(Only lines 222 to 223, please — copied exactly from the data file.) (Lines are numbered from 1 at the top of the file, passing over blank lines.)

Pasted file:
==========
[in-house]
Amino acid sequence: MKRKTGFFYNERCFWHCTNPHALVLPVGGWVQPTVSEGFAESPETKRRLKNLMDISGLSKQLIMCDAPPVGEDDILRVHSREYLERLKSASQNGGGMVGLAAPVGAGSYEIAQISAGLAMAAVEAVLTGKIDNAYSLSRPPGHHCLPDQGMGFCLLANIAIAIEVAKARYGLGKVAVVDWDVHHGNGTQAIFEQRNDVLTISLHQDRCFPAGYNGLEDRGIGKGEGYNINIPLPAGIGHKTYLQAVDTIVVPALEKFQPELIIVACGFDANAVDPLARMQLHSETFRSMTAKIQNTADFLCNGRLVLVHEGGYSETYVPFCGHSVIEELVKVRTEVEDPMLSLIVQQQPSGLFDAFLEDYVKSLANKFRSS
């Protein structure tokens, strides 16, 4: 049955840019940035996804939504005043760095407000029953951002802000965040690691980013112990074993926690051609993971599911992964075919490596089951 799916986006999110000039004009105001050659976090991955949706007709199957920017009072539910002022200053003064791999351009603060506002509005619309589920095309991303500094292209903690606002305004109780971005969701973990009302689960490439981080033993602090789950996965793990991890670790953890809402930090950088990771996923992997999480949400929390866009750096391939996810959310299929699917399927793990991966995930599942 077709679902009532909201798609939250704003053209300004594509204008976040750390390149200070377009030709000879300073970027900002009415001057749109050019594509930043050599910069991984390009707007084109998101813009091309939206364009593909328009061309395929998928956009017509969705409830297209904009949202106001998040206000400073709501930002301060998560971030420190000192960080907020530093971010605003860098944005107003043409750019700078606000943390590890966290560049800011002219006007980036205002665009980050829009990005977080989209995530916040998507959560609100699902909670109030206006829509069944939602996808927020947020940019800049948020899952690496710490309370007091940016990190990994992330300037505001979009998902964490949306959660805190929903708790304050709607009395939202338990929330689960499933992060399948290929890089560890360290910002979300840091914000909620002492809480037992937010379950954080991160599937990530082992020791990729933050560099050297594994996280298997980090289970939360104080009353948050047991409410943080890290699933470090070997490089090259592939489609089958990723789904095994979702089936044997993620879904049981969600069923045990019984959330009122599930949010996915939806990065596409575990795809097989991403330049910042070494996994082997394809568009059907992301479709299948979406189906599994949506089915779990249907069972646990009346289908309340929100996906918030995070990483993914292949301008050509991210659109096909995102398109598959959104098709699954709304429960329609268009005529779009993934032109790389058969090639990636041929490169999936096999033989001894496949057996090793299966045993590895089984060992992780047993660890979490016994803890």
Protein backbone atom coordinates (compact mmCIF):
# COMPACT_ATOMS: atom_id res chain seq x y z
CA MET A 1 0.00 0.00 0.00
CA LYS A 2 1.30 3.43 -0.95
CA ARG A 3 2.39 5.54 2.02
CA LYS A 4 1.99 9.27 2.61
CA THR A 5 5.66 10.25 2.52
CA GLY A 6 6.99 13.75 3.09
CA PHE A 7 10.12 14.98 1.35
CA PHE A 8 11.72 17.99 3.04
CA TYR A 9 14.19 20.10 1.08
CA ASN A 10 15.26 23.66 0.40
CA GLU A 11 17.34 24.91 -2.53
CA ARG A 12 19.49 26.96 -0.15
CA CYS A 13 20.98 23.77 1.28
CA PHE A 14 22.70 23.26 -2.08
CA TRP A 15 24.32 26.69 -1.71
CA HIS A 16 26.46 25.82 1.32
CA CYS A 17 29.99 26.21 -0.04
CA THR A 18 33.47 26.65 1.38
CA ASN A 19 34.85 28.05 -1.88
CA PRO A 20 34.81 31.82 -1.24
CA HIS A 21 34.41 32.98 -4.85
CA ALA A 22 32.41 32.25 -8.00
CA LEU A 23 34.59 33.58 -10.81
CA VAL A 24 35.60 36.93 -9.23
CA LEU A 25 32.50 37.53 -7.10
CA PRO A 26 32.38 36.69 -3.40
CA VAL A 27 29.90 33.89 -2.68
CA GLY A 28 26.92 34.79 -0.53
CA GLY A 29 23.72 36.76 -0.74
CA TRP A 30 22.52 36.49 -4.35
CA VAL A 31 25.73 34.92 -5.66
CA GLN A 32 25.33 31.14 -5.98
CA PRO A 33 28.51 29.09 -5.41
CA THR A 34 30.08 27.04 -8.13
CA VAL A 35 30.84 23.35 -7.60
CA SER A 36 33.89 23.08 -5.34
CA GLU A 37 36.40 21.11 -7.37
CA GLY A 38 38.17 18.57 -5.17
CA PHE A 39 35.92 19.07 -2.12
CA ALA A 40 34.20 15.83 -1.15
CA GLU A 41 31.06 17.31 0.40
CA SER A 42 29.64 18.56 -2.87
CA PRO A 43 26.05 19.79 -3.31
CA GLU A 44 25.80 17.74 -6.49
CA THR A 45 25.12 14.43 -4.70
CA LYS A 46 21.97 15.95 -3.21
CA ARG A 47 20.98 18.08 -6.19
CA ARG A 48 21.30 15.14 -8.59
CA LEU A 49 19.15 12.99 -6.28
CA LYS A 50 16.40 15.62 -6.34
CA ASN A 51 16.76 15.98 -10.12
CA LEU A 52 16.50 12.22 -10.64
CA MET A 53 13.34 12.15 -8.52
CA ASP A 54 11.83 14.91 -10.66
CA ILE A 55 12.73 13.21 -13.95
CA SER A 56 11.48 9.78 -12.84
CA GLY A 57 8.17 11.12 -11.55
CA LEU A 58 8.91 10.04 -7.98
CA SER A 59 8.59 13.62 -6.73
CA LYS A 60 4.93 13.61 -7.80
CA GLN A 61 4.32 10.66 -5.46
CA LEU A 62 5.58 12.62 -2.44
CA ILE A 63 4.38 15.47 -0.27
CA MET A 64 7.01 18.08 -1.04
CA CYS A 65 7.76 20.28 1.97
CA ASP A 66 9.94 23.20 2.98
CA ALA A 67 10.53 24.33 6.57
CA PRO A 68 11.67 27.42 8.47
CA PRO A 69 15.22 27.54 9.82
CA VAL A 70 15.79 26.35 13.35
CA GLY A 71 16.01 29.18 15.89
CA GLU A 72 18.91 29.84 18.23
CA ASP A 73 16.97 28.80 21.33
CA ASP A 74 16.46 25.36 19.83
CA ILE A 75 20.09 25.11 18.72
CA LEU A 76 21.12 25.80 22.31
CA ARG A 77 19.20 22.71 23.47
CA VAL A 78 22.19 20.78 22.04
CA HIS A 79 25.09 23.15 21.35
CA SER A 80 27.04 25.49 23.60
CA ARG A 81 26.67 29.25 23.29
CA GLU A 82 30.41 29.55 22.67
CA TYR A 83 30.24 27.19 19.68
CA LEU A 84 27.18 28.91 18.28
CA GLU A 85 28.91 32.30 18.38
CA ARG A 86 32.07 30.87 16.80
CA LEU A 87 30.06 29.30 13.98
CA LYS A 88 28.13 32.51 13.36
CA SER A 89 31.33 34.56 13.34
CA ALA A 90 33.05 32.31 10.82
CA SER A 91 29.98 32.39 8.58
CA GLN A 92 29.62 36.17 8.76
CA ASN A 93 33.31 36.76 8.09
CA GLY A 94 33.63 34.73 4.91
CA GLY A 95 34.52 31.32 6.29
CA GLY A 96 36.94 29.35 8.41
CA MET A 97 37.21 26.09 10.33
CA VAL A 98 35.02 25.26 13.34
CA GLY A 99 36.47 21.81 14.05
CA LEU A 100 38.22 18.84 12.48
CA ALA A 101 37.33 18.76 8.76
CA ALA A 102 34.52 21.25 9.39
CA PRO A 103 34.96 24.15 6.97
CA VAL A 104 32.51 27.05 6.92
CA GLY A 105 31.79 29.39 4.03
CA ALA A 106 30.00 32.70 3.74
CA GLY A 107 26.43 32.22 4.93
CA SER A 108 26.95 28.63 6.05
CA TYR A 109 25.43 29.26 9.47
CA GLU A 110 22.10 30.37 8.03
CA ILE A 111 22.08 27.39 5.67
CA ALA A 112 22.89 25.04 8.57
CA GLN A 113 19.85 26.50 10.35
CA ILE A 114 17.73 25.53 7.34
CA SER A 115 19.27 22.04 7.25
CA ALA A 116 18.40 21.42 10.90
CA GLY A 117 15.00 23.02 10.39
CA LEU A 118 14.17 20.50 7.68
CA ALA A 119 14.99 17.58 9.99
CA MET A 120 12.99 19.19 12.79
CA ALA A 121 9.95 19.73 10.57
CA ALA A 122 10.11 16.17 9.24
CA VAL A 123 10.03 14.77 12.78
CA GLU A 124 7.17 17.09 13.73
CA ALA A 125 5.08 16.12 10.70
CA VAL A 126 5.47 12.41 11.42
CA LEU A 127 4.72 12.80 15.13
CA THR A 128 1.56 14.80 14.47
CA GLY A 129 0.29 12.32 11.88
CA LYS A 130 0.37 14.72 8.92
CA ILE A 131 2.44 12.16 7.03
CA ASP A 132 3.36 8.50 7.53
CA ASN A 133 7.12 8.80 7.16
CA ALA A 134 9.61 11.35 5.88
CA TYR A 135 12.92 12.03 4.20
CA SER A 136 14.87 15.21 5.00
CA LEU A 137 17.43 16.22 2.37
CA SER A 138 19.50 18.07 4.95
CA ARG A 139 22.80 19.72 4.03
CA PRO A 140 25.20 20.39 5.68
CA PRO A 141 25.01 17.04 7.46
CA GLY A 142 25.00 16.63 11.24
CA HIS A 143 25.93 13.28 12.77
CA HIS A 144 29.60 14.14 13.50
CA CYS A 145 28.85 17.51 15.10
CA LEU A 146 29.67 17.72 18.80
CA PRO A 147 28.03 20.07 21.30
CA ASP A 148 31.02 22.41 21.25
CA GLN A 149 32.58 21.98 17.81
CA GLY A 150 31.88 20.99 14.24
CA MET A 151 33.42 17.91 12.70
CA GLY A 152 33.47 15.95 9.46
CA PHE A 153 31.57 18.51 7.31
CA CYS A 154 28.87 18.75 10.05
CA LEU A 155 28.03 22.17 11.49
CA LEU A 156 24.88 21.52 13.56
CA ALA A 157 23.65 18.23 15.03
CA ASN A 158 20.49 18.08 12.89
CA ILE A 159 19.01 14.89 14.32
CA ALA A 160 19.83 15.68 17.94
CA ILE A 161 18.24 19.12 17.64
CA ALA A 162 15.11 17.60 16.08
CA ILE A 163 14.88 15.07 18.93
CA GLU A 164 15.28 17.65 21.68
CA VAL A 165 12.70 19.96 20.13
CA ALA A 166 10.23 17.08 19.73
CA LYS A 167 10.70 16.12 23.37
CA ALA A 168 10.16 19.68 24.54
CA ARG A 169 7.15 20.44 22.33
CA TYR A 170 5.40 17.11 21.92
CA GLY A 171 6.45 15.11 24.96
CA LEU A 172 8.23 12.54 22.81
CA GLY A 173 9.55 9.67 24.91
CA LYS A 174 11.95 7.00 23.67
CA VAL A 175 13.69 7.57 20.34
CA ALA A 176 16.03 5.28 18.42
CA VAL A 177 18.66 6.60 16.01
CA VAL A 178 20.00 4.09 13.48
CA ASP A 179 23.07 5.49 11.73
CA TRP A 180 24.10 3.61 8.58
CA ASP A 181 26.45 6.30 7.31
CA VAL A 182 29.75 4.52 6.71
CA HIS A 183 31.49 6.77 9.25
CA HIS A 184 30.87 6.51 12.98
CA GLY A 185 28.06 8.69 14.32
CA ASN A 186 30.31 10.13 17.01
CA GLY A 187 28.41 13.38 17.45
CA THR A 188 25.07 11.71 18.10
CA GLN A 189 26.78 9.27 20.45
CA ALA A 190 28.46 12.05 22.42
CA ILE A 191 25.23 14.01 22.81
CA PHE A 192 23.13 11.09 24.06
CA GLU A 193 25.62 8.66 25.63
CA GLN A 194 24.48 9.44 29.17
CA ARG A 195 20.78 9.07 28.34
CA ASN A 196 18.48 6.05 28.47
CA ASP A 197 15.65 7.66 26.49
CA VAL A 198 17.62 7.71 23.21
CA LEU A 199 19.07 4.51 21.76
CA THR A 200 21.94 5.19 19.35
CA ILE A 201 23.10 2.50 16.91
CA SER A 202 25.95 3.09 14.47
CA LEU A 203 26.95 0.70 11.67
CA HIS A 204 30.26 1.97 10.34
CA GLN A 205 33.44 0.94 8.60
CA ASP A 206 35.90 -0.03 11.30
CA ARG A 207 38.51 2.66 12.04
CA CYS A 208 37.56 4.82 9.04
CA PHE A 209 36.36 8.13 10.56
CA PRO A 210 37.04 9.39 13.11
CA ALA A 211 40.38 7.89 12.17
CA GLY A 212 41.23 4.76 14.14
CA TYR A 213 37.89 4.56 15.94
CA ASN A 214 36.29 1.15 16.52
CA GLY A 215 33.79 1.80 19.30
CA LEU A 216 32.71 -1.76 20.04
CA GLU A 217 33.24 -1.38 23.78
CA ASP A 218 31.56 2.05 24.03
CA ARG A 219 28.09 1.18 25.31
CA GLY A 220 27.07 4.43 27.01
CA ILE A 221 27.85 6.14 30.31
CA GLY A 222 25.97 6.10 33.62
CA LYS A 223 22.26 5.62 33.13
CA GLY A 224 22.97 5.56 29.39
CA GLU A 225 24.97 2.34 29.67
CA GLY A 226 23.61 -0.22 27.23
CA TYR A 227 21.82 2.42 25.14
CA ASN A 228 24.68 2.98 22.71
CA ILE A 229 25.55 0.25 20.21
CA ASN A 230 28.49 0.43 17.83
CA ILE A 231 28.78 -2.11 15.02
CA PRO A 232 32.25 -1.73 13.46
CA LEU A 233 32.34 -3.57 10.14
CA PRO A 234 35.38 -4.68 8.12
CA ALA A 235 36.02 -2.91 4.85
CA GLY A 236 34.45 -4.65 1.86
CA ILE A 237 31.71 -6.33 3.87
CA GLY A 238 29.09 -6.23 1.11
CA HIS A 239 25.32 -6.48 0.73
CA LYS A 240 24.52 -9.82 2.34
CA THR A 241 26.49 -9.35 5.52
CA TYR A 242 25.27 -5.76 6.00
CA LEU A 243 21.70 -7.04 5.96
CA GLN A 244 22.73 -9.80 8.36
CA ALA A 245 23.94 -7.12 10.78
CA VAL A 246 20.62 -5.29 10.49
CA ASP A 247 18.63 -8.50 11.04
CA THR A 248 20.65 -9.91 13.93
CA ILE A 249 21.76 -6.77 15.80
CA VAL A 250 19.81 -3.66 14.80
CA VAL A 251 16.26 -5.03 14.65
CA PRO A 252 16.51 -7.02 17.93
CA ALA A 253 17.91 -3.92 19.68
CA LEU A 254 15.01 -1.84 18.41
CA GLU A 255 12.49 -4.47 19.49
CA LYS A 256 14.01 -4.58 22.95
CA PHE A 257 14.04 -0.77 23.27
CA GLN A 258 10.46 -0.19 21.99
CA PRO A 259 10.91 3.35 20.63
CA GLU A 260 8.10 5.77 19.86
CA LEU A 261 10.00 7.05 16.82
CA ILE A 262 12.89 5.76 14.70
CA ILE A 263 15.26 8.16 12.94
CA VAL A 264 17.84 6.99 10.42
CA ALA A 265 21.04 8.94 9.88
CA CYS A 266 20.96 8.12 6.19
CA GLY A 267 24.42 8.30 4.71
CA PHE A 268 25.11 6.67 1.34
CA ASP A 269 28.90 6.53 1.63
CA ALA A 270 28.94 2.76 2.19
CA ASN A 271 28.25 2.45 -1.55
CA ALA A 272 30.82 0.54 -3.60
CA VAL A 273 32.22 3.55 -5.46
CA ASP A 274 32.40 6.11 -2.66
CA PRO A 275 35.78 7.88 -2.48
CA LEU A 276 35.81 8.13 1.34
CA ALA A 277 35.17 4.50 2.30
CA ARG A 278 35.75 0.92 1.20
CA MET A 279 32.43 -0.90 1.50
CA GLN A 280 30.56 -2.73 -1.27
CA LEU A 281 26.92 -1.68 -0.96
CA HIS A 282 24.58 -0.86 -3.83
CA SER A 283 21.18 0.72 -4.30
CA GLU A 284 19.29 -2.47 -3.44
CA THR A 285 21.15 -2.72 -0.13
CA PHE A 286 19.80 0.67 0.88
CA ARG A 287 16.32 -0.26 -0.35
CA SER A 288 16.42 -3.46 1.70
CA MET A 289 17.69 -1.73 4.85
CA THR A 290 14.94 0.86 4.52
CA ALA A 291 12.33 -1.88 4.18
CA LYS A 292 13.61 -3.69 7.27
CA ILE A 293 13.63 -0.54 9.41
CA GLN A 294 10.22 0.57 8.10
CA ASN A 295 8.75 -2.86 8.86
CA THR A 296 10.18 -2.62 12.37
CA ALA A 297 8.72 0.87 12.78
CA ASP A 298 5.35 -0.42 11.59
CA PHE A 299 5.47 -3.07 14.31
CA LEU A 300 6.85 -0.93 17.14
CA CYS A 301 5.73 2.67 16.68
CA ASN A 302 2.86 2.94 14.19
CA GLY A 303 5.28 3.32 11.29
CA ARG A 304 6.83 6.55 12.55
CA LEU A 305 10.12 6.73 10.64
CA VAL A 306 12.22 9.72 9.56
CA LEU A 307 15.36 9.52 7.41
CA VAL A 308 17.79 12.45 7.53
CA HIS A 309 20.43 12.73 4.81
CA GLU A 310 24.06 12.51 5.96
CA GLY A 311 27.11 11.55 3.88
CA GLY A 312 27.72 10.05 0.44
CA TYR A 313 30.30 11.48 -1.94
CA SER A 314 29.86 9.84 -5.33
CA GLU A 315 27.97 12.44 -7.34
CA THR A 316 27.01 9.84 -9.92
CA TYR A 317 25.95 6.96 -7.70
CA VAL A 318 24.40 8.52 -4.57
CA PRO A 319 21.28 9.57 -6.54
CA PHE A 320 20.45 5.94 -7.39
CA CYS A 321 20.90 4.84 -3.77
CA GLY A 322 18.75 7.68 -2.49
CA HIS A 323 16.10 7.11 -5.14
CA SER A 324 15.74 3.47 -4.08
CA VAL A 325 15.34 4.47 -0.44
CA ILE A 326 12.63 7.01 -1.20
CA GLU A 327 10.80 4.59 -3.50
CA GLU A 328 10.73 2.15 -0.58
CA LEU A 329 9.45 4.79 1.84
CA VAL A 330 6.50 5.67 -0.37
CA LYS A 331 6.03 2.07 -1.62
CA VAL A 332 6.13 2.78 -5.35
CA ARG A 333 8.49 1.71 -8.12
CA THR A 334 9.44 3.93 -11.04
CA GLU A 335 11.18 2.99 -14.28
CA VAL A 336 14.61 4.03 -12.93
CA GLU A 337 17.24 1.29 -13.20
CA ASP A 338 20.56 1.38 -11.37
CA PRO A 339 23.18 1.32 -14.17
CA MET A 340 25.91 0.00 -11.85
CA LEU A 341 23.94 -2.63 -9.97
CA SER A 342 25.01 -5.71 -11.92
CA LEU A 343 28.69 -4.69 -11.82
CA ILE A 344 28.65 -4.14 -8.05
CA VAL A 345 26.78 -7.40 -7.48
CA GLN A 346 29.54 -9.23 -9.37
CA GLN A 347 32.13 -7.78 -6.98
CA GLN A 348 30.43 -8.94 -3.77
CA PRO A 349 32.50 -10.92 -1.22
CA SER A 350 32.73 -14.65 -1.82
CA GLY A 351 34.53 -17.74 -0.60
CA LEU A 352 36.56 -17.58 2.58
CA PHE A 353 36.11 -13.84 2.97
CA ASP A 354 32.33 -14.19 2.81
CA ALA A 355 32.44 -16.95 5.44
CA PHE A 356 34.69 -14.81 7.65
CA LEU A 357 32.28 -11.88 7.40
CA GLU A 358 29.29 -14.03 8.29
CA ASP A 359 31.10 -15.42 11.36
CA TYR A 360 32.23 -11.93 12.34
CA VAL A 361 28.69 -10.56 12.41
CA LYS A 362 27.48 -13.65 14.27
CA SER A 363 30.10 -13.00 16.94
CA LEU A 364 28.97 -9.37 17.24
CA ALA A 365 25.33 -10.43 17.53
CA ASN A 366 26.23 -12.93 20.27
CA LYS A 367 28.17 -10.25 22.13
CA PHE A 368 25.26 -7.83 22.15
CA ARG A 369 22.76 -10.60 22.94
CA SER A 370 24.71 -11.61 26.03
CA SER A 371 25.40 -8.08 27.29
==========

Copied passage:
CA GLU A 217 33.24 -1.38 23.78
CA ASP A 218 31.56 2.05 24.03